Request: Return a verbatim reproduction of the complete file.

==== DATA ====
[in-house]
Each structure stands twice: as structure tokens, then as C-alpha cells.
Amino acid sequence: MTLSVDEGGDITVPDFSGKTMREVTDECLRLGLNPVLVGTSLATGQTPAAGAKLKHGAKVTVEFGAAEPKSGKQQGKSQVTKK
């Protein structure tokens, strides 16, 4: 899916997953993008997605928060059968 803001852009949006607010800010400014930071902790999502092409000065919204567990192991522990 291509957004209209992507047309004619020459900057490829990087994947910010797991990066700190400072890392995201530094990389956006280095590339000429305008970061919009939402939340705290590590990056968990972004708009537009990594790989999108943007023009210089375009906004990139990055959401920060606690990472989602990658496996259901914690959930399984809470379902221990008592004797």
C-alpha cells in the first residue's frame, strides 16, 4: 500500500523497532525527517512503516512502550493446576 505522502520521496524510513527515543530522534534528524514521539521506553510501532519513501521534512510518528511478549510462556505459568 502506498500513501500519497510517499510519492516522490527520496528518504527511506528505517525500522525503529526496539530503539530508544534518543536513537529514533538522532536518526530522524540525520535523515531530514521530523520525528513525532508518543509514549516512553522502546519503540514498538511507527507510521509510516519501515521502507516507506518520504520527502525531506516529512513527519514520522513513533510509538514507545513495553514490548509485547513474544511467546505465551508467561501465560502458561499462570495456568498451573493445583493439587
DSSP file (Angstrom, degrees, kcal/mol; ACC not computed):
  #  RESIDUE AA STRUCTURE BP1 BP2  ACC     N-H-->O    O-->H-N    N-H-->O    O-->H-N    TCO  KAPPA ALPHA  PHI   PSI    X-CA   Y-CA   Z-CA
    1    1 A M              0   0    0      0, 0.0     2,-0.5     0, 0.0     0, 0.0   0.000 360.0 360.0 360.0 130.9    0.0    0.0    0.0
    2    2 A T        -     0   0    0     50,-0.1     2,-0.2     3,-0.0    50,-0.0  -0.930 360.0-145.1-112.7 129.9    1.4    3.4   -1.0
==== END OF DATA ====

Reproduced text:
[in-house]
Each structure stands twice: as structure tokens, then as C-alpha cells.
Amino acid sequence: MTLSVDEGGDITVPDFSGKTMREVTDECLRLGLNPVLVGTSLATGQTPAAGAKLKHGAKVTVEFGAAEPKSGKQQGKSQVTKK
């Protein structure tokens, strides 16, 4: 899916997953993008997605928060059968 803001852009949006607010800010400014930071902790999502092409000065919204567990192991522990 291509957004209209992507047309004619020459900057490829990087994947910010797991990066700190400072890392995201530094990389956006280095590339000429305008970061919009939402939340705290590590990056968990972004708009537009990594790989999108943007023009210089375009906004990139990055959401920060606690990472989602990658496996259901914690959930399984809470379902221990008592004797």
C-alpha cells in the first residue's frame, strides 16, 4: 500500500523497532525527517512503516512502550493446576 505522502520521496524510513527515543530522534534528524514521539521506553510501532519513501521534512510518528511478549510462556505459568 502506498500513501500519497510517499510519492516522490527520496528518504527511506528505517525500522525503529526496539530503539530508544534518543536513537529514533538522532536518526530522524540525520535523515531530514521530523520525528513525532508518543509514549516512553522502546519503540514498538511507527507510521509510516519501515521502507516507506518520504520527502525531506516529512513527519514520522513513533510509538514507545513495553514490548509485547513474544511467546505465551508467561501465560502458561499462570495456568498451573493445583493439587
DSSP file (Angstrom, degrees, kcal/mol; ACC not computed):
  #  RESIDUE AA STRUCTURE BP1 BP2  ACC     N-H-->O    O-->H-N    N-H-->O    O-->H-N    TCO  KAPPA ALPHA  PHI   PSI    X-CA   Y-CA   Z-CA
    1    1 A M              0   0    0      0, 0.0     2,-0.5     0, 0.0     0, 0.0   0.000 360.0 360.0 360.0 130.9    0.0    0.0    0.0
    2    2 A T        -     0   0    0     50,-0.1     2,-0.2     3,-0.0    50,-0.0  -0.930 360.0-145.1-112.7 129.9    1.4    3.4   -1.0